Sunday, January 04, 2009

Michael Lewis in today's New York Times --- a reputation damaged

Michael Lewis's "Sunday Opinion" in the New York Times today, an article co-penned with hedge fund manager David Einhorn, is roughly 80% well written, informative, and at times insightful, and 20% a disgrace to Lewis's reputation. As a financial journalist with a widely admired style, it's almost impossible to conceive of how he decided to work with Einhorn and compromise his objectivity.

The lengthy piece has constructive observations and opinions about the SEC, credit rating agencies, the Madoff swindle, the corrosive impact of compensation practices at investment banks, and the failure of Treasury Secretary Paulson to use the TARP funds as advertised. It goes badly off track and becomes self-serving to the Einhorns of the financial world in other respects.

Take for example the call to regulate credit default swaps. The conclusion is that "the most critical role for regulation is to make sure that sellers of risk have the capital to support their bets". That sounds right at first glance and it is certainly the case for traditional securities and lending. Credit default swaps, however, are anything but traditional. The role for regulators here is unequivocally to require that a buyer of the swaps have exposure to the security underlying the derivative. That is a requirement in the short selling of equities(though it is not always enforced). This fix would eliminate the possibility that $50 billion of bets could be made against $2 billion of U.S. based subprime mortgage securities(numbers are an estimate). Lewis and Einhorn's solution seems to have the goal of making sure that Einhorn and hedge funds similar to his get paid out regardless of how extreme these smart players see the market's behavior. Analyzing and assuming counterparty risk is a normal responsibility of financial market professionals.

Then there is the comment on the opinions and efforts of some to adjust mark to market accounting rules. Lewis and Einhorn use the phrase "suspend mark to market accounting" in their characterization of these efforts and say "this means that banks will not have to account for the actual value of the assets on their books but can claim instead that they are worth whatever they paid for them". This is a complete mis-characterization of the issue and there is no one credible that is advocating throwing out all mark to market accounting. The focus is on periods of no liquidity when prices are forced by current rules to be set at unreasonable levels, levels that made Einhorn and his crowd billions in the last year.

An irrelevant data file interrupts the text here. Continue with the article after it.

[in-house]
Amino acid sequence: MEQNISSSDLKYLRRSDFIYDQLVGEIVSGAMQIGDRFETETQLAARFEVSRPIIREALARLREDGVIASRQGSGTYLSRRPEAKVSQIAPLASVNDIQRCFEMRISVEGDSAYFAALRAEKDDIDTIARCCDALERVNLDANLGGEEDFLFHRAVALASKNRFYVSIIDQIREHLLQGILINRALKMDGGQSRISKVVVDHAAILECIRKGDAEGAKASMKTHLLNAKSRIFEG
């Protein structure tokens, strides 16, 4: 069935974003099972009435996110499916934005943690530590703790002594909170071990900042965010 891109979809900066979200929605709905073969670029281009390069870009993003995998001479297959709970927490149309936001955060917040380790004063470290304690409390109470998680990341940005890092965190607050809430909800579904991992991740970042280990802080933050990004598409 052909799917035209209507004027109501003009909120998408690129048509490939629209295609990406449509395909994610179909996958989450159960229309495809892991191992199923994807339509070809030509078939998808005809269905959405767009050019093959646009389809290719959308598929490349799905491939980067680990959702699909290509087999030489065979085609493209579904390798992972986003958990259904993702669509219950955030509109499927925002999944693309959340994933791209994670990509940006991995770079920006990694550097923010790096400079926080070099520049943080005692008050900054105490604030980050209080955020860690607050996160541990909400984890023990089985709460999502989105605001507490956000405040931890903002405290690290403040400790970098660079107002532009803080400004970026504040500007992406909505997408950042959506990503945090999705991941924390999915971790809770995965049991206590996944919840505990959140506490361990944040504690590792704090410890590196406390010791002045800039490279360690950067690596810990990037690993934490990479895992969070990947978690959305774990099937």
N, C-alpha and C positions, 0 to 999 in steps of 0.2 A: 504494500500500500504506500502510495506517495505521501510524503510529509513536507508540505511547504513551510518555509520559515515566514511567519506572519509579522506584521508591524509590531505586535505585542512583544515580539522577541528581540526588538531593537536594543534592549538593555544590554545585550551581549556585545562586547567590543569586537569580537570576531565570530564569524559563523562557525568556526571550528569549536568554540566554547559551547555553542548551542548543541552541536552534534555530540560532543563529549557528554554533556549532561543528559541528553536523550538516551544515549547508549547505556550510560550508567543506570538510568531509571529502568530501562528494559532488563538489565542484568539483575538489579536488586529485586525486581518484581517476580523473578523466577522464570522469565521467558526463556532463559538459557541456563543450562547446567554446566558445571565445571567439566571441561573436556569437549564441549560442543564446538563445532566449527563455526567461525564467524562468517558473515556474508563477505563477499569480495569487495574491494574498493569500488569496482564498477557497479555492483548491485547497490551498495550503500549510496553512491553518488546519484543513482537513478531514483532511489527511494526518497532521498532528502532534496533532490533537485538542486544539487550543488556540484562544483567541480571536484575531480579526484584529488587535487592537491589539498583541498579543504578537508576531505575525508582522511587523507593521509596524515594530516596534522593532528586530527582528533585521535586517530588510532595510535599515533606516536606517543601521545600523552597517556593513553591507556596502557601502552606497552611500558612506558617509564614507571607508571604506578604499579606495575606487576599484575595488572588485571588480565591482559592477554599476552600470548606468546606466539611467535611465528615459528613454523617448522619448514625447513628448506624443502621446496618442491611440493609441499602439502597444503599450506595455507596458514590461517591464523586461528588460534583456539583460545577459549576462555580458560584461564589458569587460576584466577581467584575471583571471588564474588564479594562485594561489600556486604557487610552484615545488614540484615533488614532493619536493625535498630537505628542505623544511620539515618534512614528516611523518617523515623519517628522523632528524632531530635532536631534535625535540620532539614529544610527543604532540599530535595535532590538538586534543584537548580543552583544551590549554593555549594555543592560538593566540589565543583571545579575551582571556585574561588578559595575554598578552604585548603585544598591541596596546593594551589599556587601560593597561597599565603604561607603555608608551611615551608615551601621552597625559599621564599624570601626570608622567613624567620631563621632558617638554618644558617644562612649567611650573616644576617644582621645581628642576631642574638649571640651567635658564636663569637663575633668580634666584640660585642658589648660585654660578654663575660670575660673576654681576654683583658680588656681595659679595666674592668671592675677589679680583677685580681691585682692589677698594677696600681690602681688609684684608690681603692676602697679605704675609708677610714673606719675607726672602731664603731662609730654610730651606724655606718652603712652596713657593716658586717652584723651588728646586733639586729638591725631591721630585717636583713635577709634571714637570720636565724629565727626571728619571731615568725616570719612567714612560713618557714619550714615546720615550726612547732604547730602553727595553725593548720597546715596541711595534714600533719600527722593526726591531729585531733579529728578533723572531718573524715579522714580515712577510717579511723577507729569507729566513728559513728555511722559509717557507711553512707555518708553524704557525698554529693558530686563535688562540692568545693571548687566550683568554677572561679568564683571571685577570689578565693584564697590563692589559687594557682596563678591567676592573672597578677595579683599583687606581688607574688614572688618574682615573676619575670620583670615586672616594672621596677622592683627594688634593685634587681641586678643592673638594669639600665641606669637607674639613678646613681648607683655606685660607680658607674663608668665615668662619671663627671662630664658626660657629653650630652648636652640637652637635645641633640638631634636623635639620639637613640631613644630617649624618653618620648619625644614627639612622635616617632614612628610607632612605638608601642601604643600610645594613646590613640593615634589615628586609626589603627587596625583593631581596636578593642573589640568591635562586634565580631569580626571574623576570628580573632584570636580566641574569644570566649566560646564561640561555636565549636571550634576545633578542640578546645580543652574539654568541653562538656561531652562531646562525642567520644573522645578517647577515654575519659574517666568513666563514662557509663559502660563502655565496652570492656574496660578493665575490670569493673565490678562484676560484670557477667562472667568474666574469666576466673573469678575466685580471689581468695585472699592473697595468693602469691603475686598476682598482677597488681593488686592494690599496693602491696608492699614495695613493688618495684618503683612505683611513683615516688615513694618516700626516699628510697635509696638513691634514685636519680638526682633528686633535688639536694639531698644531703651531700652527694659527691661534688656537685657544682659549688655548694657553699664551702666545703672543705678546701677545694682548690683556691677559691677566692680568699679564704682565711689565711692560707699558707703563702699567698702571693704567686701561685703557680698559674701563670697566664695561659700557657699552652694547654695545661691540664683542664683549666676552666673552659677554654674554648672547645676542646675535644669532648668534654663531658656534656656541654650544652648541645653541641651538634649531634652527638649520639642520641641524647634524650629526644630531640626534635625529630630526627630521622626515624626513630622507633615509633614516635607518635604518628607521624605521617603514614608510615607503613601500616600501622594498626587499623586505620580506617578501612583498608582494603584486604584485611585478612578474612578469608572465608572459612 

Of course, as Lewis is being scammed by the type of people that he once parodied, there certainly needs to be a comment on short selling. In discussing the deservedly maligned SEC he faults their actions on limiting short selling for brief periods during the financial crisis. It is this SEC that he criticizes that eliminated the uptick rule in 2005 with the rationale that current technology and market theory made it unnecessary. The SEC has not yet budged on this mistake which no doubt pleases Einhorn. They opine that the SEC's limitations on short selling at times "protected financial predators with political clout" and the purpose was to "intimidate and impose rules on short-sellers --- the only market players with the financial incentive to expose fraud and abuse". We have the short selling community depicted as the Robin Hoods of the market so we certainly wouldn't want to "impose rules" on them? While there are definitely some short-sellers, like Jim Chanos, with long term reputations in the field for integrity and rigorous analysis, there are also a significant number who are a uniquely amoral type, exaggerating and distorting information with impunity in their rumor-mongering and loosely coordinated market manipulation.

This final example cannot be excluded from this comment. It's too choice. In their comment on what should have been the solution to this overall financial crisis(nationalization of major financial firms deemed too big to fail and the subsequent sale and liquidation of their assets) Lewis and Einhorn suggest a model used by Sweden in 1992. Yes that's Sweden, not exactly a financial behemoth, and yes that's 1992, when the only major derivatives markets were in fx and interest rates and when the globalization of securities markets was only at its beginning relative to today. Whether the solution is any more intelligent than what has been done during this extended financial crisis, the fact that it worked in Sweden 16 years ago seems beyond irrelevant.

With their comments on regulating securities firms and banks, overhauling the SEC, and neutering the credit rating agencies, there is one area of the financial markets that Lewis and Einhorn somehow forgot to mention --- the regulation of hedge funds.


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